With her story, “Everyday Use,” Alice Walker is saying that art should be a living, breathing part of the culture it arose from, rather than a frozen timepiece to be observed from a distance. To make this point, she uses the quilts in her story to symbolize art; and what happens to these quilts represents her theory of art.(thesis)
The quilts themselves, as art, are inseparable from the culture they arose from. (topic sentence) The history of these quilts is a history of the family. The narrator says, “In both of them were scraps of dresses Grandma Dee had worn fifty and more years ago. Bits and pieces of Grandpa Jarrell’s Paisley shirts. And one teeny faded blue piece . . . that was from Great Grandpa Ezra’s uniform that he wore in the Civil War.” So these quilts, which have become an heirloom, not only represent the family, but are an integral part of the family. Walker is saying that true art not only represents its culture, but is an inseparable part of that culture. The manner in which the quilts are treated shows Walker’s view of how art should be treated. Dee covets the quilts for their financial and aesthetic value. “But they’re priceless!” she exclaims, when she learns that her mother has already promised them to Maggie. Dee argues that Maggie is “backward enough to put them to everyday use.” Indeed, this is how Maggie views the quilts. She values them for what them mean to her as an individual. This becomes clear when she says, “I can ‘member Grandma Dee without the quilts,” implying that her connection with the quilts is personal and emotional rather than financial and aesthetic. She also knows that the quilts are an active process, kept alive through continuous renewal. As the narrator points out, “Maggie knows how to quilt.”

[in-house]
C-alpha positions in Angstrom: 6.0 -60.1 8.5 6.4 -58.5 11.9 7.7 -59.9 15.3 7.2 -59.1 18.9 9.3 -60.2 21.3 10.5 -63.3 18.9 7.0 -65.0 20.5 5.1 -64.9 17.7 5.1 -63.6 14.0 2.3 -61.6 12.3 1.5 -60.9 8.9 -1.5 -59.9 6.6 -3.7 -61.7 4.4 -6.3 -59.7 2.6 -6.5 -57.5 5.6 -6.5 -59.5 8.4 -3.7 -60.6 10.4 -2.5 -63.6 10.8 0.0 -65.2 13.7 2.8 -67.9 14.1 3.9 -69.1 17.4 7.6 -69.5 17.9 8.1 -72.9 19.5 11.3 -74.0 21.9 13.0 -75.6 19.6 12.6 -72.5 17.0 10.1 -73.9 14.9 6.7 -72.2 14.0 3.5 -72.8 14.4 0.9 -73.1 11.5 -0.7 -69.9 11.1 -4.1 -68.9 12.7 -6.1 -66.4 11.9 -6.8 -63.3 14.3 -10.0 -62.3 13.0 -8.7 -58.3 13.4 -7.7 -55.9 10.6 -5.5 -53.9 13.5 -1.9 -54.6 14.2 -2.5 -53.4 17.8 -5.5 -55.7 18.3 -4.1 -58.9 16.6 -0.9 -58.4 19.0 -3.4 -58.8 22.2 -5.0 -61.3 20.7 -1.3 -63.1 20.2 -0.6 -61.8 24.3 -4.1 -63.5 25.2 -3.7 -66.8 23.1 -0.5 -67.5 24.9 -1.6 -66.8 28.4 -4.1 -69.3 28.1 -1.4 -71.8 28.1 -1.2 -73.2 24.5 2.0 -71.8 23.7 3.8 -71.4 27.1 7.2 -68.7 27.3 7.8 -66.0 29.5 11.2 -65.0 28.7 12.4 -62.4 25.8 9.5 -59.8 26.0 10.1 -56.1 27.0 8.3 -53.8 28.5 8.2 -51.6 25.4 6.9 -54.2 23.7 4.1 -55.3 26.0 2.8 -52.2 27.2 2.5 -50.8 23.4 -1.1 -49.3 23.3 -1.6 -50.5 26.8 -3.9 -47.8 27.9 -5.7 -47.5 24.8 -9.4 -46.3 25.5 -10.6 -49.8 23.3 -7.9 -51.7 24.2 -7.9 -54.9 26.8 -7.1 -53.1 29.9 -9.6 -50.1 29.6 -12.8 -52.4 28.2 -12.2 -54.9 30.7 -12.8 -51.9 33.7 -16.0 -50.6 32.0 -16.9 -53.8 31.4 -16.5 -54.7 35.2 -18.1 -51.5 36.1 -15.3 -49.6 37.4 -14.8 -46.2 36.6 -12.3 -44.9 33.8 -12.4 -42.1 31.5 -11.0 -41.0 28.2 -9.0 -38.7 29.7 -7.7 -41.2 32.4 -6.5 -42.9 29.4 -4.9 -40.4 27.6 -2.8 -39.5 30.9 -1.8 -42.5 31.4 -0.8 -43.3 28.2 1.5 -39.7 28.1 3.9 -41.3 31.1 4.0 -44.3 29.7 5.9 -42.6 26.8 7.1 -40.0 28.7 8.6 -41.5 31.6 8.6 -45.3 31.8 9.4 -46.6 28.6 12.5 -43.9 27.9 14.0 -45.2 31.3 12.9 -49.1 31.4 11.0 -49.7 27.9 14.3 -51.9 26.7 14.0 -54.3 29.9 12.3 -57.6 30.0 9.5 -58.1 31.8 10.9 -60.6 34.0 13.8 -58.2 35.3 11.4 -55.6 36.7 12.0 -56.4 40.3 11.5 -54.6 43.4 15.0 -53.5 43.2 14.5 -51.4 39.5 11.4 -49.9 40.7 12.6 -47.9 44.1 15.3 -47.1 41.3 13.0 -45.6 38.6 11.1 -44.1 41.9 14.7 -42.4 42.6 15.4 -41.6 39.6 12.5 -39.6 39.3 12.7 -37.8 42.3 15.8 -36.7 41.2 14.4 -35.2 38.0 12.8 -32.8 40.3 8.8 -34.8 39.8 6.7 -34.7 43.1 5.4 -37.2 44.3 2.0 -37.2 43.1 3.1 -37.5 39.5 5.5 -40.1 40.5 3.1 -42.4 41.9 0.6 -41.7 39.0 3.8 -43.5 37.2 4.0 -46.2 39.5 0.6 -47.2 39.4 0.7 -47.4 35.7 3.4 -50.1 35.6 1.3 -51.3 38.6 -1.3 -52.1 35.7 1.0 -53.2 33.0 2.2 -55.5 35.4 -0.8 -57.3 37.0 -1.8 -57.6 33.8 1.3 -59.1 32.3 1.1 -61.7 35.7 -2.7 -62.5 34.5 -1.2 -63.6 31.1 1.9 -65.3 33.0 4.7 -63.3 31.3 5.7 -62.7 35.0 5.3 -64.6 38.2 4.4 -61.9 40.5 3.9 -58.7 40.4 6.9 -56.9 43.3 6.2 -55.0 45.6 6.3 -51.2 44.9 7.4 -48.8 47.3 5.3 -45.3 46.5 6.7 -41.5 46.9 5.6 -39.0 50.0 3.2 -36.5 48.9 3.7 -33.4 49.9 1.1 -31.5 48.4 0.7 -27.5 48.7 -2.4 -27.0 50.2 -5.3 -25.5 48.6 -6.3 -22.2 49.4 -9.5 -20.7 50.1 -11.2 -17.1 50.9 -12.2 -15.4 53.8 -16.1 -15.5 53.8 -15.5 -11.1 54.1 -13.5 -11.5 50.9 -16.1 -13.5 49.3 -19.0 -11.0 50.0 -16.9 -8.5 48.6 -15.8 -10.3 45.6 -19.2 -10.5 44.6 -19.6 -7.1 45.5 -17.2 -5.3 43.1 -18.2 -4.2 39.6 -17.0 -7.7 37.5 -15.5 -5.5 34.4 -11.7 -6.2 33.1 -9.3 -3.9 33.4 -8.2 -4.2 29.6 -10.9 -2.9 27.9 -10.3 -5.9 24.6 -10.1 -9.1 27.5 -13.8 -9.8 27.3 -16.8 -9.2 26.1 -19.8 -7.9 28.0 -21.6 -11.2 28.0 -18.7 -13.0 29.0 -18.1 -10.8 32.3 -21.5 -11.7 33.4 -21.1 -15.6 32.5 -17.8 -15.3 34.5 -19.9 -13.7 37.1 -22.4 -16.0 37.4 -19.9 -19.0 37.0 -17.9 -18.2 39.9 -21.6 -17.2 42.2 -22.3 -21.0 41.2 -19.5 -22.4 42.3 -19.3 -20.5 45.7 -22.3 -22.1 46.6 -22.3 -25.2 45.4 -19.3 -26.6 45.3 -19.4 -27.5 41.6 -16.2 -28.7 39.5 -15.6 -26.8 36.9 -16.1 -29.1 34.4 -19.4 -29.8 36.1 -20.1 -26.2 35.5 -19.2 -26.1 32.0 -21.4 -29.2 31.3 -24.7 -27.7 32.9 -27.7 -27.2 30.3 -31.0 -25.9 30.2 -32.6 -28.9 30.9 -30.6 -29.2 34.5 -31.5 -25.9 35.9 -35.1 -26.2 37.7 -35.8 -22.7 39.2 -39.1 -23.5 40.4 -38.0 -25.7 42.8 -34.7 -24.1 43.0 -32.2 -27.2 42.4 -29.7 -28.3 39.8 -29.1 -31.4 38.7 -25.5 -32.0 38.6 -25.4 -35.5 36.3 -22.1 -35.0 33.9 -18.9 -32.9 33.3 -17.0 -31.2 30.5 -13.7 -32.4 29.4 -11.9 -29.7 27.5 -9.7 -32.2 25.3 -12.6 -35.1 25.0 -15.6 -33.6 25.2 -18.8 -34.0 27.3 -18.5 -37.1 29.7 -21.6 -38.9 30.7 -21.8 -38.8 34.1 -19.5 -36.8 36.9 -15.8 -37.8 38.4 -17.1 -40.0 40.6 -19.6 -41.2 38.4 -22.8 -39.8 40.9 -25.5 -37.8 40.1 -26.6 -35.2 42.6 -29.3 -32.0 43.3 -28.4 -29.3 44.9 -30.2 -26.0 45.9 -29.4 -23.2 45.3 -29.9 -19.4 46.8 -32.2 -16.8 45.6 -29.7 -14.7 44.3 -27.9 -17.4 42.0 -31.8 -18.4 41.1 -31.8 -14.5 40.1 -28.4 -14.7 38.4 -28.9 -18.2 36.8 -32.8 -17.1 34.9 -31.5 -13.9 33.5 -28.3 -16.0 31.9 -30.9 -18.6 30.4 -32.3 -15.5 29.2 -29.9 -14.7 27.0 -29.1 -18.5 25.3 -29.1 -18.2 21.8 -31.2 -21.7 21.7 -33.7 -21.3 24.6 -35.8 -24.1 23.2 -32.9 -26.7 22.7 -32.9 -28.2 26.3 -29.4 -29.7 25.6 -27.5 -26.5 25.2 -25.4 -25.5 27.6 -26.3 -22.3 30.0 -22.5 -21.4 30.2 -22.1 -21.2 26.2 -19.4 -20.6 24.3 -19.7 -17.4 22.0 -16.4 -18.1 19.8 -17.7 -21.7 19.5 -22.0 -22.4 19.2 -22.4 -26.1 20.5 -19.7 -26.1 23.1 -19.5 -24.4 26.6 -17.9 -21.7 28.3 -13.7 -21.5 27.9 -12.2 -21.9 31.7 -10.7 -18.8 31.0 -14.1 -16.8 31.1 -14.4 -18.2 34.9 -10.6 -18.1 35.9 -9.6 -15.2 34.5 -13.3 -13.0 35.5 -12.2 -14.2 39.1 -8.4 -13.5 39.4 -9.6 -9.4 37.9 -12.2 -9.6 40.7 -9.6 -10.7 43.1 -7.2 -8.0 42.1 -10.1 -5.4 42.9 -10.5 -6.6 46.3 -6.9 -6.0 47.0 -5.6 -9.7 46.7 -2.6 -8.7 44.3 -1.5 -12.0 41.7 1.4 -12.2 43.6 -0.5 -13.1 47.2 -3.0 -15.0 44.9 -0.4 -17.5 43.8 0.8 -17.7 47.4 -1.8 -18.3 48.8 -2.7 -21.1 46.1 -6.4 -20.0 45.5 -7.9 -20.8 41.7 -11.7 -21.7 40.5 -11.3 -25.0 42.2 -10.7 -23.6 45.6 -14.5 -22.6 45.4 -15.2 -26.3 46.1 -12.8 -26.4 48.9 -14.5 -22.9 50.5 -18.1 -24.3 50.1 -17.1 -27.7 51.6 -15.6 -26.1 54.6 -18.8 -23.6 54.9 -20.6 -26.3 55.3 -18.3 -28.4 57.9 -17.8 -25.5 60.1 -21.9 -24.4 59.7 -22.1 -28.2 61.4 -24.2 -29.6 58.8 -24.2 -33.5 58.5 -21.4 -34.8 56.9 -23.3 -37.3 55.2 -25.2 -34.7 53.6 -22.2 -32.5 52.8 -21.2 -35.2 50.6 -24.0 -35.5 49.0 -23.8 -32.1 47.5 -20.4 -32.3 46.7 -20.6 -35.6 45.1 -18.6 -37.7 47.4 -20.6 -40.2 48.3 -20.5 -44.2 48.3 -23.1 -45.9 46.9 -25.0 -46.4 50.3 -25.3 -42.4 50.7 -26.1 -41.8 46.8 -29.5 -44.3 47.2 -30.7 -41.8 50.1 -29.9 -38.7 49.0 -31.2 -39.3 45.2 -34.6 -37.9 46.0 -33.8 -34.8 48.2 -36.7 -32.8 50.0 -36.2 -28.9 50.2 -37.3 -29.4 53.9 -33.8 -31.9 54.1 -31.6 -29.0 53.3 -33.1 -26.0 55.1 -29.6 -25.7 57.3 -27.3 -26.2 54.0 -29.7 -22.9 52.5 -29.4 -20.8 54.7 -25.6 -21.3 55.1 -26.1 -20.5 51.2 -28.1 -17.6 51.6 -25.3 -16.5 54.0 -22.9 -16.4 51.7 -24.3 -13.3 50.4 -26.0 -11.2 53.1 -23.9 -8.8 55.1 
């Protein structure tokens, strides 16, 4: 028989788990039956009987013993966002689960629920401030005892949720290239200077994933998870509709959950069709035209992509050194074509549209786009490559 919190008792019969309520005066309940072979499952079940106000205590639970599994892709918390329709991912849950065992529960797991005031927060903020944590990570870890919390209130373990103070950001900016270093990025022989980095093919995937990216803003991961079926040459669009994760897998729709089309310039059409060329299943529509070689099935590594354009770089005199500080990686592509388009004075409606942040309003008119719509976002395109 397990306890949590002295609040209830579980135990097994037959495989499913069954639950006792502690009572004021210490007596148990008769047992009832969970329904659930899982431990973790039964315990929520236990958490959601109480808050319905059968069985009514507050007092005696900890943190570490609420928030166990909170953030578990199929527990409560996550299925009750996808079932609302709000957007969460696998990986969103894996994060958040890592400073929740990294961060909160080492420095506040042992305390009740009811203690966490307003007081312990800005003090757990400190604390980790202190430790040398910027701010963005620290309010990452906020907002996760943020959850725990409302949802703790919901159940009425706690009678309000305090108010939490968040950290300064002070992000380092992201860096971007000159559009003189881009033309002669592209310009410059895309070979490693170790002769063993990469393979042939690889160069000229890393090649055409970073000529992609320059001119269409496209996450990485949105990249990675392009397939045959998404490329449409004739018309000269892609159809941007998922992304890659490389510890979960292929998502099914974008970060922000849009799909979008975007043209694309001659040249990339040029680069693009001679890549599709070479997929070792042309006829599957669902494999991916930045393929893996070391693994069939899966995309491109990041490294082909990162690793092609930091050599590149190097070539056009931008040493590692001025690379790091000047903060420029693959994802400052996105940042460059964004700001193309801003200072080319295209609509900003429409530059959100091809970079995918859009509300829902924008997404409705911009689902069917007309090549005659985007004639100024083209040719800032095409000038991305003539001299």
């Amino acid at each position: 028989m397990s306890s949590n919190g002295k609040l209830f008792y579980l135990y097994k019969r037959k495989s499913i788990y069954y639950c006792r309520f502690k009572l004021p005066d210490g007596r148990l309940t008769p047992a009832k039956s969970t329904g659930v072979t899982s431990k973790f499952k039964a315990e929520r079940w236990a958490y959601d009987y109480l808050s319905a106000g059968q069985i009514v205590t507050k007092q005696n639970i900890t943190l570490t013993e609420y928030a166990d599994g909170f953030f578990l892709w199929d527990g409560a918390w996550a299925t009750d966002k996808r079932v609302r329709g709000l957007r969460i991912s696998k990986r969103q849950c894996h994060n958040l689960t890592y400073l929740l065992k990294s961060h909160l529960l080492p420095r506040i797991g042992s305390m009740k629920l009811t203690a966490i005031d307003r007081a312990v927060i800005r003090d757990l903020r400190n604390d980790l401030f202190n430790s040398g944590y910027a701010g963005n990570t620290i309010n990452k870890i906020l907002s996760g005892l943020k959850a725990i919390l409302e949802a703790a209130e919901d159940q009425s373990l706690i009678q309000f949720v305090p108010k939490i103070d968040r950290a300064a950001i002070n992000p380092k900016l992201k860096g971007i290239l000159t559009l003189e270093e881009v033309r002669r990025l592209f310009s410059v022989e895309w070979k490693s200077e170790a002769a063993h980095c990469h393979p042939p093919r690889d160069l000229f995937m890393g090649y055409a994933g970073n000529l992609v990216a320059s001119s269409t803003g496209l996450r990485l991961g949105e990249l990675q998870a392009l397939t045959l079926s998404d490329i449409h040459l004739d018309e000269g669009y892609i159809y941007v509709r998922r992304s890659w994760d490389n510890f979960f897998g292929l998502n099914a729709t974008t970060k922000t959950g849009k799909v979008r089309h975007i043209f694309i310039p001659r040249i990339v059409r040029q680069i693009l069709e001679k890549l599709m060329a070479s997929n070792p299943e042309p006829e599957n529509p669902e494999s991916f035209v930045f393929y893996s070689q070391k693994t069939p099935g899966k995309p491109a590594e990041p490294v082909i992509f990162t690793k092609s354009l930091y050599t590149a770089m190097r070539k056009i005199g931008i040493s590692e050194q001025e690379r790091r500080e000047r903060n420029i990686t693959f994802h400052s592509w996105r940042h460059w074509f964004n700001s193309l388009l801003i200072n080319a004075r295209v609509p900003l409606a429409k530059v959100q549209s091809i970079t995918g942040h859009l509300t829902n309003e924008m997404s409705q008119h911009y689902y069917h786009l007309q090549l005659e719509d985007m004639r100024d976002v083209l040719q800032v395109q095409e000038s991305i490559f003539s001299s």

The two sisters’ values concerning the quilt represent the two main approaches to art appreciation in our society. Art can be valued for financial and aesthetic reasons, or it can be valued for personal and emotional reasons. When the narrator snatches the quilts from Dee and gives them to Maggie, Walker is saying that the second set of values is the correct one. Art, in order to be kept alive, must be put to “Everyday Use” — literally in the case of the quilts, figuratively in the case of conventional art.
Charlotte Bronte’s Jane Eyre – Jane Eyre and I
Jane Eyre and I
For me reading Jane Eyre was no mere intellectual exercise; it was an experience which served to reflect a mirror-image of what I am. Jane’s rainbows and cobwebs are mine; we are one. I think that she would be as engrossed in reading an account of my life as I was in reading hers. I see her reading Ruth Rosen on a stormy night, covers up to her chin, with candlelight flickering and wind whistling across the heath. I read hers tucked into bed, as wind rattled the windows and bellowed through the caverns of Trump Village. Every page of Jane Eyre seemed to uncover another similarity between us. One passage was particularly meaningful to me because I found it to be a melding of several characteristics:
No reflection was to be allowed now; not one glance was to be cast back; not even one forward. Not one thought was to be given either to the past or future. The first was a page so heavenly sweet–so deadly sad–that to read one line of it would dissolve my courage and break down my energy (p. 323).
Here we see Jane as romantic, moral, passionate, vulnerable and highly principled.
My past grinds at my guts, but I realize now that I couldn’t have done otherwise taking into account my romantic and moral inclinations, my passions, my vulnerability and high principles. Jane was tormented by her choices for the same reasons. Jacques Brel said, “Perhaps we feel too much and maybe that’s the crime, perhaps we pray too much and there isn’t any shrine…” But that’s cynical, and defensive and incurable romantics like Jane and me would argue vehemently with Mr. Brel’s lyric. To me (and probably to Jane) without passion and the Quest, life is a living death; without the willingness to do, to try and perhaps, to fail, we are automatons.
Philosophers and psychologists tell us that we do what we do because of what we are. As kindred spirits, Jane and I would find ourselves in emotional and ethical quandaries and flight would be the only choice. It is a flight fueled by principles.
Flight was Jane’s only alternative when St. John Rivers proposed. He didn’t seek marriage on the basis of love, but as a device to woo her into becoming a fellow-missionary. She was appalled by this bloodless, lifeless request.